Facts on the Cost of Health Care
By several measures, health care spending continues to rise at the fastest rate in our history.
In 2005 (the latest year data are available), total national health expenditures rose 6.9 percent -- two times the rate of inflation. Total spending was $2 TRILLION in 2005, or $6,700 per person. Total health care spending represented 16 percent of the gross domestic product (GDP).
U.S. health care spending is expected to increase at similar levels for the next decade reaching $4 TRILLION in 2015, or 20 percent of GDP.
In 2006, employer health insurance premiums increased by 7.7 percent - two times the rate of inflation. The annual premium for an employer health plan covering a family of four averaged nearly $11,500. The annual premium for single coverage averaged over $4,200.
Experts agree that our health care system is riddled with inefficiencies, excessive administrative expenses, inflated prices, poor management, and inappropriate care, waste and fraud. These problems significantly increase the cost of medical care and health insurance for employers and workers and affect the security of families.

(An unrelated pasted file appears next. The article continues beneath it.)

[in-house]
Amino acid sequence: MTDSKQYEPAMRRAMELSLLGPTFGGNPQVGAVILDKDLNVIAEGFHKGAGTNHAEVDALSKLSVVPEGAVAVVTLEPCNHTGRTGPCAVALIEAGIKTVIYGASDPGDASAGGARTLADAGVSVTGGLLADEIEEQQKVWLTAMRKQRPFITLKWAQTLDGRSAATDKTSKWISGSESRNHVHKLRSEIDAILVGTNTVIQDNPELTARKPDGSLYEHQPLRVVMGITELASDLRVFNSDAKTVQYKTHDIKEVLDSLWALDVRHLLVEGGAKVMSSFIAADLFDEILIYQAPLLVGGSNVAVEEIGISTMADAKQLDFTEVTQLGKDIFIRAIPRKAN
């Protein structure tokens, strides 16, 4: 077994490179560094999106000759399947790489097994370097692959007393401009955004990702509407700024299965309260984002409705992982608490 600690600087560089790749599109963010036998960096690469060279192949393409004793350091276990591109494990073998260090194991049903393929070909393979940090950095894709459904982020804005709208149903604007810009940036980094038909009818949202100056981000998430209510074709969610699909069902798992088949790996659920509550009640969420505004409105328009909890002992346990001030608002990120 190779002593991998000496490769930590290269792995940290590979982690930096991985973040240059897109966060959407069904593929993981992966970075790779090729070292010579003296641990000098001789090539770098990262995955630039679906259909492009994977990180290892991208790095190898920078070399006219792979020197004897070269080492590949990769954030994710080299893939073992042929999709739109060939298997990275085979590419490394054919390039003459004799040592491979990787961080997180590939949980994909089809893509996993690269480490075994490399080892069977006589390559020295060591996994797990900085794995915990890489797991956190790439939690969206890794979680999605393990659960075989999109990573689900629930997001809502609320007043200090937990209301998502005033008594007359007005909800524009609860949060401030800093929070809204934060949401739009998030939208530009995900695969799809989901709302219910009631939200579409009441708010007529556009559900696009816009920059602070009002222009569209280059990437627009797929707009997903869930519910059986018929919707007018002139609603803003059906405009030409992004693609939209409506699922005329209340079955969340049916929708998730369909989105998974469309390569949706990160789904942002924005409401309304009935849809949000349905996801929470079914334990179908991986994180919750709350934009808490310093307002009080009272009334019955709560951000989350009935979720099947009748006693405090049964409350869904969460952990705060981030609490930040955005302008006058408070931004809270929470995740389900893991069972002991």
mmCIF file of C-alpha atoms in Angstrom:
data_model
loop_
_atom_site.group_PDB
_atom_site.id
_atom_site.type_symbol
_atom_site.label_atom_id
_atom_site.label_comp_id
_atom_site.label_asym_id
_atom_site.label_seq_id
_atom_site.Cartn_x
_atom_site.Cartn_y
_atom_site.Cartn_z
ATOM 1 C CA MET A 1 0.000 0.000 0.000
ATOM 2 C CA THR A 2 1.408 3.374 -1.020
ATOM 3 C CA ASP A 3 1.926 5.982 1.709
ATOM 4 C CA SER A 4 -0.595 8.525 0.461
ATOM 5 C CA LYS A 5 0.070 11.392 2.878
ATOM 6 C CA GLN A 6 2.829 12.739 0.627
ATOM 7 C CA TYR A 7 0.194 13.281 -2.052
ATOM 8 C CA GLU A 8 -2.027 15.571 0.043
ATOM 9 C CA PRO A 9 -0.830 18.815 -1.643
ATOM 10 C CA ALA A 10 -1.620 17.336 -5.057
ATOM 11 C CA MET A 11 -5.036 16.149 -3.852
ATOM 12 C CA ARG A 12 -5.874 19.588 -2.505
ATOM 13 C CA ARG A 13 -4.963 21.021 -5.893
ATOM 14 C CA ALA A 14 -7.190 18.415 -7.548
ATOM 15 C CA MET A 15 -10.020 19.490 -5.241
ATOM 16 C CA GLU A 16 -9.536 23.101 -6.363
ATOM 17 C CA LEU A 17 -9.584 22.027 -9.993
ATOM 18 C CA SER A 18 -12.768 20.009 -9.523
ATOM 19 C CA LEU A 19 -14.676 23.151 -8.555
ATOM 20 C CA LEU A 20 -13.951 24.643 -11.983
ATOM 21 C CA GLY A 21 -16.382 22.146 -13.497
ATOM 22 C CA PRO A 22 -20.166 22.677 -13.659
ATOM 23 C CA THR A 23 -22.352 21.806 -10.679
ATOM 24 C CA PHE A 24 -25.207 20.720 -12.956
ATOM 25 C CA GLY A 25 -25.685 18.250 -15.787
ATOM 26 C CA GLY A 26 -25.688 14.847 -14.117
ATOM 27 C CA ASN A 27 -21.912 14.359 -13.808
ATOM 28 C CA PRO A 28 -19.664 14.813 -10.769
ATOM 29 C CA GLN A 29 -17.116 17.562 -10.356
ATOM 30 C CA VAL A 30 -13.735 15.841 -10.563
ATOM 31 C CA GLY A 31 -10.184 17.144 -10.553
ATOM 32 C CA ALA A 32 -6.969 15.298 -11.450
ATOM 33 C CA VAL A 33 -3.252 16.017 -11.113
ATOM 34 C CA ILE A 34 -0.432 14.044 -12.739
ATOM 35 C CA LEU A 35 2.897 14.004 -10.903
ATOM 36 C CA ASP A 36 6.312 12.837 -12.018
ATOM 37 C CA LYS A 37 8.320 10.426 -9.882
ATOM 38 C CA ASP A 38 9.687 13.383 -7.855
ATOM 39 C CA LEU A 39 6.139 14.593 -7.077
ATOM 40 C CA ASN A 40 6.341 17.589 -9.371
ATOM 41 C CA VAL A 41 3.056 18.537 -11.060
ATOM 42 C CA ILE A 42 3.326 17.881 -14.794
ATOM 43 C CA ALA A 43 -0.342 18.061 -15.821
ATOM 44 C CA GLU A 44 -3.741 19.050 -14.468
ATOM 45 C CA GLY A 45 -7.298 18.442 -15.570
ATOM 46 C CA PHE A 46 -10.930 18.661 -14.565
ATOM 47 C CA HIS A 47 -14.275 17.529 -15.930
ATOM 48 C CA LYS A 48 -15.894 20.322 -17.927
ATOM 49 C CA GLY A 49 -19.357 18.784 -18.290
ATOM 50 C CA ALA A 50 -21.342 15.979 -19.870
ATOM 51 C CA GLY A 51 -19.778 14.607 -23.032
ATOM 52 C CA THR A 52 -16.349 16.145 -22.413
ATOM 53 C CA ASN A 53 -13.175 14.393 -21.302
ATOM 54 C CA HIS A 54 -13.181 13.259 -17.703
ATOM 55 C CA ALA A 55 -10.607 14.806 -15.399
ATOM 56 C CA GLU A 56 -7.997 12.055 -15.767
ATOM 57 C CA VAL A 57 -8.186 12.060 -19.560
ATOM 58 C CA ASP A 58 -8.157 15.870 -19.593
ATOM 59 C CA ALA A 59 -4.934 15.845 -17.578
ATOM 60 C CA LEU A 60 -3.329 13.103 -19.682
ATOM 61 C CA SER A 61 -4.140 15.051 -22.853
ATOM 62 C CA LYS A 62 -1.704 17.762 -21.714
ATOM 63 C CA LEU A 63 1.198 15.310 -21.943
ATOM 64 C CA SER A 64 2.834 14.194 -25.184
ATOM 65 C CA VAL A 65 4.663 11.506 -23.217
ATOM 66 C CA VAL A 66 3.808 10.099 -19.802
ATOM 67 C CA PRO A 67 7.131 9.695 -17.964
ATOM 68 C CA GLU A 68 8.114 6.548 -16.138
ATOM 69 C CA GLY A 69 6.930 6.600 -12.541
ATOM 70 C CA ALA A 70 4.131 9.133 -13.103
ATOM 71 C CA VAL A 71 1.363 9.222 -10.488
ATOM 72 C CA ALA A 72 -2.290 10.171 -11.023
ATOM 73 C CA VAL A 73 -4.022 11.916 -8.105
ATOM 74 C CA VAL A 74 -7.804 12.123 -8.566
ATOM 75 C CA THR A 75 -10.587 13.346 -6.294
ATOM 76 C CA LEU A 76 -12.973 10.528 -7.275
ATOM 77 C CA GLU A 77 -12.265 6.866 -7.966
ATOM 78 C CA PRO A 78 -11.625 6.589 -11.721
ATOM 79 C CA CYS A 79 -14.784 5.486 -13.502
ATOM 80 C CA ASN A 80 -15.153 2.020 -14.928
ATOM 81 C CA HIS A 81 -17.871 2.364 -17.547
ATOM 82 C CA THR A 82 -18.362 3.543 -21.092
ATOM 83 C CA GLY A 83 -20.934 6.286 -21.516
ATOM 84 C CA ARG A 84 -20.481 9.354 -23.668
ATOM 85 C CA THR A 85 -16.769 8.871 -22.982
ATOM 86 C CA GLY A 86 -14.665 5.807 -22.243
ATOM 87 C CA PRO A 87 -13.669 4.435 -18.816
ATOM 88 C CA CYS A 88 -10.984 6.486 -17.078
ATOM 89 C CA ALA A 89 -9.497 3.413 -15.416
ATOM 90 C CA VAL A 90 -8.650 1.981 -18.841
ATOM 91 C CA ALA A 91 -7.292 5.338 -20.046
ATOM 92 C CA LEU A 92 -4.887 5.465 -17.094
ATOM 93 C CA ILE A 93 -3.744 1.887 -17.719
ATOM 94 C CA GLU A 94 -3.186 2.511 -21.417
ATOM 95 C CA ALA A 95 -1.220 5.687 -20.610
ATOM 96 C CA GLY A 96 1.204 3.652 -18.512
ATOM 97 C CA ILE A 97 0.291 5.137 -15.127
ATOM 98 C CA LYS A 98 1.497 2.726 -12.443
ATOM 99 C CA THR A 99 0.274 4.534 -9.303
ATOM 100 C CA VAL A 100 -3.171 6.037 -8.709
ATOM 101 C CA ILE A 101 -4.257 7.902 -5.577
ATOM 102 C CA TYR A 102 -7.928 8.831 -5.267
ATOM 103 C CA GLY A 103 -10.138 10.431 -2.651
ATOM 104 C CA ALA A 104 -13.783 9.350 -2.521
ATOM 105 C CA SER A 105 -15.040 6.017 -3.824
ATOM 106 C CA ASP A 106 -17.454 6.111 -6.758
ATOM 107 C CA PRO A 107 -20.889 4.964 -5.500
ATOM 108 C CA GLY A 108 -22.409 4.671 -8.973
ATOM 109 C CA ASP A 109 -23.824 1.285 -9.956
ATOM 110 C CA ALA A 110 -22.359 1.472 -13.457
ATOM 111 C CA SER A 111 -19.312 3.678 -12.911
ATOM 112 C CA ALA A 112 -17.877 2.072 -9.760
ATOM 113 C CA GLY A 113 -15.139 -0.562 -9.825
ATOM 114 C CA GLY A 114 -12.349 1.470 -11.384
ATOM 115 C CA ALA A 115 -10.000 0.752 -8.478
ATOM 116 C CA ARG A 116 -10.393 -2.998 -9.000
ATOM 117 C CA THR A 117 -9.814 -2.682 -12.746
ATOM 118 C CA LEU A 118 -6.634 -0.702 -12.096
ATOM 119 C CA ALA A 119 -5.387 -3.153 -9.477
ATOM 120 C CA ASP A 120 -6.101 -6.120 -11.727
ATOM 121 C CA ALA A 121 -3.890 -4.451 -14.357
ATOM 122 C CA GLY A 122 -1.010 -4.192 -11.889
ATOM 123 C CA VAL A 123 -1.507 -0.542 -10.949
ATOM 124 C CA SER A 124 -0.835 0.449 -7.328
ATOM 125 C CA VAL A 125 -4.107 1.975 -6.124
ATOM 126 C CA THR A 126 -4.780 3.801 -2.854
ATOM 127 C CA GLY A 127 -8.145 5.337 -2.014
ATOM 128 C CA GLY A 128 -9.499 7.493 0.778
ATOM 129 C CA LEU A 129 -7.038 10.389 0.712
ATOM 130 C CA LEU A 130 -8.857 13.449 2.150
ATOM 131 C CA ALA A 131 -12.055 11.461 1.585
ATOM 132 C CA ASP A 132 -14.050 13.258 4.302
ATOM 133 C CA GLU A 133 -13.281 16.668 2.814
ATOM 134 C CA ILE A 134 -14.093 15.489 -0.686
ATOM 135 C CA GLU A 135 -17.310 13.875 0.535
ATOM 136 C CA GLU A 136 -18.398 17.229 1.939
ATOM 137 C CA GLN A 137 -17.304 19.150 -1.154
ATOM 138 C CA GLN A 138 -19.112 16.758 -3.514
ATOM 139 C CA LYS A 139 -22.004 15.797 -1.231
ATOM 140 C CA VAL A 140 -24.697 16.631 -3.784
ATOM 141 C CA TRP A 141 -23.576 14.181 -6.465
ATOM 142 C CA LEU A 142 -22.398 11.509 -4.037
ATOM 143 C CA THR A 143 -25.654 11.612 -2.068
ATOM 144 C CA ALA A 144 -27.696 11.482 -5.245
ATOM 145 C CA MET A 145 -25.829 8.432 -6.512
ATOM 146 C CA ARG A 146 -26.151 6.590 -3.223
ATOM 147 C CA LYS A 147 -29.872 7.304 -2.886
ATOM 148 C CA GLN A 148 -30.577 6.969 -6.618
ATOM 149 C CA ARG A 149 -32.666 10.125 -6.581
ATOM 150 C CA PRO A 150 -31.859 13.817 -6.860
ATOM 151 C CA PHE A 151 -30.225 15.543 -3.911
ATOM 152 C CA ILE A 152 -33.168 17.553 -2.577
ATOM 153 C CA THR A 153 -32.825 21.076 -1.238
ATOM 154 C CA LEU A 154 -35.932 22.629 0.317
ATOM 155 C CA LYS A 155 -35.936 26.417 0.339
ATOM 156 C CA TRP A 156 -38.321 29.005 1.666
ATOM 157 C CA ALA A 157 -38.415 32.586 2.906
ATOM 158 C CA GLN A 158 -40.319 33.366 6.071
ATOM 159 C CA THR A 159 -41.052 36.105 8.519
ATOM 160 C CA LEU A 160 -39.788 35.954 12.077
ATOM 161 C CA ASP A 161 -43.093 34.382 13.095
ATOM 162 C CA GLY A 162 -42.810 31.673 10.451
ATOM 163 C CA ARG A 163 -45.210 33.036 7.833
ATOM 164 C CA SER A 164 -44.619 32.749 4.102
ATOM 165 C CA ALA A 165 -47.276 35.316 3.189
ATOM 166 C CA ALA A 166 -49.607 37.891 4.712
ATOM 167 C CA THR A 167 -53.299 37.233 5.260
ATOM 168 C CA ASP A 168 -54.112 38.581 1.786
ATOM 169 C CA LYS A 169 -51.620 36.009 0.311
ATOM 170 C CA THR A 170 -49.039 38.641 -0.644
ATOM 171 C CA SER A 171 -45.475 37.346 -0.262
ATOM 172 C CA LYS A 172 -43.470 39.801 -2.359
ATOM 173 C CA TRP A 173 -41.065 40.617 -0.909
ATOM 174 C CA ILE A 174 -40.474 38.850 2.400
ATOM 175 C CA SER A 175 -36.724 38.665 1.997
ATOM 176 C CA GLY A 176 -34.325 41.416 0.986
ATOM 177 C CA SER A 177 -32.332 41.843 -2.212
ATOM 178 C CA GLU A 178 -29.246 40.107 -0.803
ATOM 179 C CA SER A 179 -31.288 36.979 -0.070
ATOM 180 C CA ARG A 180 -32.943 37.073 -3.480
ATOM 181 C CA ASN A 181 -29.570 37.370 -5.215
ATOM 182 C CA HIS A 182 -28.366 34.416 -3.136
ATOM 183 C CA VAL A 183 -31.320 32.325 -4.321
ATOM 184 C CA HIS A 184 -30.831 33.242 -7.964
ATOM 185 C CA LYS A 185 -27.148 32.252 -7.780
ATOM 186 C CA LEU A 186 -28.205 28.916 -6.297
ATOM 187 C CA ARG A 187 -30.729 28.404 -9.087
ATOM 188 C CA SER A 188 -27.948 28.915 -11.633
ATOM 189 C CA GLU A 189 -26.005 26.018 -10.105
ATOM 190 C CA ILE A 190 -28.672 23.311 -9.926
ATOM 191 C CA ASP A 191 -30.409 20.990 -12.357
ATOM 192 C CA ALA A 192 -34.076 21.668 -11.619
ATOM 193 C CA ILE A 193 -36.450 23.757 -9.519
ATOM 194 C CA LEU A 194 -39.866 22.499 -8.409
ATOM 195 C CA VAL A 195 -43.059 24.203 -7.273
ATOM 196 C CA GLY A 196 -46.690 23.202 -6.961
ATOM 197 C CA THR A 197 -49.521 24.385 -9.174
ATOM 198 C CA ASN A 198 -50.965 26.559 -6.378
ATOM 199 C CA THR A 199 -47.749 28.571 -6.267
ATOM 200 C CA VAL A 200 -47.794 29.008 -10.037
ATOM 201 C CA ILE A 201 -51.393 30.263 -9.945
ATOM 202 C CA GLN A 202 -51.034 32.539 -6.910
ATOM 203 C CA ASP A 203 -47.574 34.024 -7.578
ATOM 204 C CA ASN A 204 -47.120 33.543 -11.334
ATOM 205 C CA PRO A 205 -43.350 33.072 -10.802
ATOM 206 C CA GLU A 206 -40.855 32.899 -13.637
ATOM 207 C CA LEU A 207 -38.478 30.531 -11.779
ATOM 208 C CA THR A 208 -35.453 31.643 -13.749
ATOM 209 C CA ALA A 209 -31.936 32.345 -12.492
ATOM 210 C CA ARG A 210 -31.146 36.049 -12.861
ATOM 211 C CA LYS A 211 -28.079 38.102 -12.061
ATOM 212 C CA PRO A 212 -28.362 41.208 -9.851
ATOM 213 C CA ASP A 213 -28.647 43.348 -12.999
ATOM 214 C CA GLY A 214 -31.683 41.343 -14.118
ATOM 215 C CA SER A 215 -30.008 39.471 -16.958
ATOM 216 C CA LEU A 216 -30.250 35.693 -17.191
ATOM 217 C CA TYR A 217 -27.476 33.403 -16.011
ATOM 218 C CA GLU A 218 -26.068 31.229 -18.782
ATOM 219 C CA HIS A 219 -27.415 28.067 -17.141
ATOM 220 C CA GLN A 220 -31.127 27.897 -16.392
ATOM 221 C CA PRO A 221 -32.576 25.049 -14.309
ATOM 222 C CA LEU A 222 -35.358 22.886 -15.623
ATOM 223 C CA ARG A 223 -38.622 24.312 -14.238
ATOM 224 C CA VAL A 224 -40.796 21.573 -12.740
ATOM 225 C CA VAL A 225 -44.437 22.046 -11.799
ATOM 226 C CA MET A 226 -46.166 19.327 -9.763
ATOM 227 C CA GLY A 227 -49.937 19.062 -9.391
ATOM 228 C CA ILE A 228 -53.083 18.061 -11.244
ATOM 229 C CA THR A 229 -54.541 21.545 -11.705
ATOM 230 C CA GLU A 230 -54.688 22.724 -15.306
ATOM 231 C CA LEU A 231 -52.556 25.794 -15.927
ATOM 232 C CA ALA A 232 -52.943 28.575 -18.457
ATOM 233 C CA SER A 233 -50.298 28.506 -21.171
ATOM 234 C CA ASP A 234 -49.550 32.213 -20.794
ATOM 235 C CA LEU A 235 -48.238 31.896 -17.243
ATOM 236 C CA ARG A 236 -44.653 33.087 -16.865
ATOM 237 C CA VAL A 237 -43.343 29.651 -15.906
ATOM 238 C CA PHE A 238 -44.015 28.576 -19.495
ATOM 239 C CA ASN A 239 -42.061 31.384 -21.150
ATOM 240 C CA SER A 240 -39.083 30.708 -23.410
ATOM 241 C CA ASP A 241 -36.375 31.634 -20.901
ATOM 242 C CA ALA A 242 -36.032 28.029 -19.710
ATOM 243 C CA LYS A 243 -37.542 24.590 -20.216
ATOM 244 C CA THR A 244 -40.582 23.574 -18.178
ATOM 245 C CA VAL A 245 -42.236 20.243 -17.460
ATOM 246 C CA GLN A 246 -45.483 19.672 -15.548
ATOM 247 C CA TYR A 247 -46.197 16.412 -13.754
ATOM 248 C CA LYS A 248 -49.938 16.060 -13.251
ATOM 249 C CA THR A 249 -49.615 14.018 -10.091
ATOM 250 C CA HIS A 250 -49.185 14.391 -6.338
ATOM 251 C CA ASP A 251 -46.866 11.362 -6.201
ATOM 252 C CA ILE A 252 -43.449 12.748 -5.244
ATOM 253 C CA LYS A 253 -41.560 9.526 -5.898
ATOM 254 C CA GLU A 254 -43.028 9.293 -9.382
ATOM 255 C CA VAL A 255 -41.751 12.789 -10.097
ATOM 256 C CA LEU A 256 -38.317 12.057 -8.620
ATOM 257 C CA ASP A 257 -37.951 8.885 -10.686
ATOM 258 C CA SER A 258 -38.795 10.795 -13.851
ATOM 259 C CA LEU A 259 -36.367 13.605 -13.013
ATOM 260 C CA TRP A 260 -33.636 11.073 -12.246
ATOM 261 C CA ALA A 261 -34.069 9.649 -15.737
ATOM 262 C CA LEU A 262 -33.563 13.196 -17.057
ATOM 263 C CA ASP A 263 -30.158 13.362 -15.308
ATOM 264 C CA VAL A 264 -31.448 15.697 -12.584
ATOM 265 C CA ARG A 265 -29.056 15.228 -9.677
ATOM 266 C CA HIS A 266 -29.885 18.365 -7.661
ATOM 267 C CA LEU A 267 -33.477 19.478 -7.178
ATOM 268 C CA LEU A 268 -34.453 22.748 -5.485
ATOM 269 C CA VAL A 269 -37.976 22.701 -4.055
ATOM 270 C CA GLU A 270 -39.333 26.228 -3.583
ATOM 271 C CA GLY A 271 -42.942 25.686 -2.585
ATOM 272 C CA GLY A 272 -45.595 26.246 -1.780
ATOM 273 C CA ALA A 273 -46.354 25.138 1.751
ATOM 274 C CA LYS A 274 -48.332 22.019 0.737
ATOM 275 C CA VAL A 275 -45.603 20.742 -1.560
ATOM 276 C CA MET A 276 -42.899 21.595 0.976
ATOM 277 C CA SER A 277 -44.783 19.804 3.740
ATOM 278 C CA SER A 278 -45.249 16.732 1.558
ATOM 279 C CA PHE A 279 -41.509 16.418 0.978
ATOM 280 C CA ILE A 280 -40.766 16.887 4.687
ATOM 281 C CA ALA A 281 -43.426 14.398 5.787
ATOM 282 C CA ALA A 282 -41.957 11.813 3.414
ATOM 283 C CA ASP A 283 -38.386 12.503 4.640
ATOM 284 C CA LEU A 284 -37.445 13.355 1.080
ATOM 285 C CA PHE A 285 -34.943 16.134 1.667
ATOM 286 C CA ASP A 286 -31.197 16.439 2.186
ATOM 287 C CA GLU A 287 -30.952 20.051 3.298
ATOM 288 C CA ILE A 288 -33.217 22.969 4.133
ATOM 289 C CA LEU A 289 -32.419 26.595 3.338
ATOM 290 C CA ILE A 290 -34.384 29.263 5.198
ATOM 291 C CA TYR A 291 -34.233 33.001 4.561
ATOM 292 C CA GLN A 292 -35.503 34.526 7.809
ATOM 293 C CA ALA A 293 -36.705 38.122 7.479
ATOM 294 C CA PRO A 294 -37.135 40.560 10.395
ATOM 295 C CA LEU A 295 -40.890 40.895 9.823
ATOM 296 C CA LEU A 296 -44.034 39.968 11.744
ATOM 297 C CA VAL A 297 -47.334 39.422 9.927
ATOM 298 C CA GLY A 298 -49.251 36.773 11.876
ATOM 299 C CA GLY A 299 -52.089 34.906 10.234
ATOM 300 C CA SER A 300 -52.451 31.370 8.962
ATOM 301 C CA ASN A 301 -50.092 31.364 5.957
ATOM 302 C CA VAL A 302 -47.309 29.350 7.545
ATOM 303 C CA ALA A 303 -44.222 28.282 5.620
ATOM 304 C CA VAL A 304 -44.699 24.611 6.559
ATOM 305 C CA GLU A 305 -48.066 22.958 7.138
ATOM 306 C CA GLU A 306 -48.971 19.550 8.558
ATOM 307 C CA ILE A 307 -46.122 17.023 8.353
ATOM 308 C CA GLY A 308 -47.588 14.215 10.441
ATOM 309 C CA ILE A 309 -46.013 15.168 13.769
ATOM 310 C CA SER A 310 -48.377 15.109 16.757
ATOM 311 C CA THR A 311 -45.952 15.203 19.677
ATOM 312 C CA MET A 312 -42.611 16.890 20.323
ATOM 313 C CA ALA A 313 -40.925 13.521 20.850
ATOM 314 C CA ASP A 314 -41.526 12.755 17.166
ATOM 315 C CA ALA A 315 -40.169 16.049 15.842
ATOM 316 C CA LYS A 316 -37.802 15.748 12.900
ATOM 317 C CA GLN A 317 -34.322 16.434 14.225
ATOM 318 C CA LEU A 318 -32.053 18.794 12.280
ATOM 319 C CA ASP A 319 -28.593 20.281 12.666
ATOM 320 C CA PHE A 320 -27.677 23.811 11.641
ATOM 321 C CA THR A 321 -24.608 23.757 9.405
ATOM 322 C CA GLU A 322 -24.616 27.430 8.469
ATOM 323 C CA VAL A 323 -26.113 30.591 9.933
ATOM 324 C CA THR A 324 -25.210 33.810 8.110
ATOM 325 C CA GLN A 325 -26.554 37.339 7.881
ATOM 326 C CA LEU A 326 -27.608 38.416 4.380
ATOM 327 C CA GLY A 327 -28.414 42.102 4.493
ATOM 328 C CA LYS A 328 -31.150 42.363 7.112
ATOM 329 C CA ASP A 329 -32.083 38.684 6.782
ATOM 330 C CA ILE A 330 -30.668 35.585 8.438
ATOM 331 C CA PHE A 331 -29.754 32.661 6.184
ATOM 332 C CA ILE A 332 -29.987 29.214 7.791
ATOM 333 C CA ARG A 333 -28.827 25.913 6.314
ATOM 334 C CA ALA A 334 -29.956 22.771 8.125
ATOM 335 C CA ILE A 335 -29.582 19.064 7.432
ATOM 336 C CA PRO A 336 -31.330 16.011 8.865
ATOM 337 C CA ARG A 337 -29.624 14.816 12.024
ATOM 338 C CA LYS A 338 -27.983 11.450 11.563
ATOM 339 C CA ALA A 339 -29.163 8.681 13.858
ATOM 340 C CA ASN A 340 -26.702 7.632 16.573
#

National Health Care Spending
Employer and Employee Health Insurance Costs
The Impact of Rising Health Care Costs
Time for Action on Reining in Health Care Costs
Policymakers and government officials agree that health care costs must be controlled. But they disagree on the best ways to address rapidly escalating health spending and health insurance premiums. Some favor price controls and imposing strict budgets on health care spending. Others believe free market competition is the best way to solve the problems. Public health advocates believe that if all Americans adopted healthy lifestyles, health care costs would decrease as people required less medical care.
There appears to be no agreement on a single solution to health care's high price tag. Many approaches may be used to control costs. What we do know is if the rate of escalation in health care spending and health insurance premiums continues at current trends, the cost of inaction will severely affect employer's bottom lines and consumer's pocketbooks.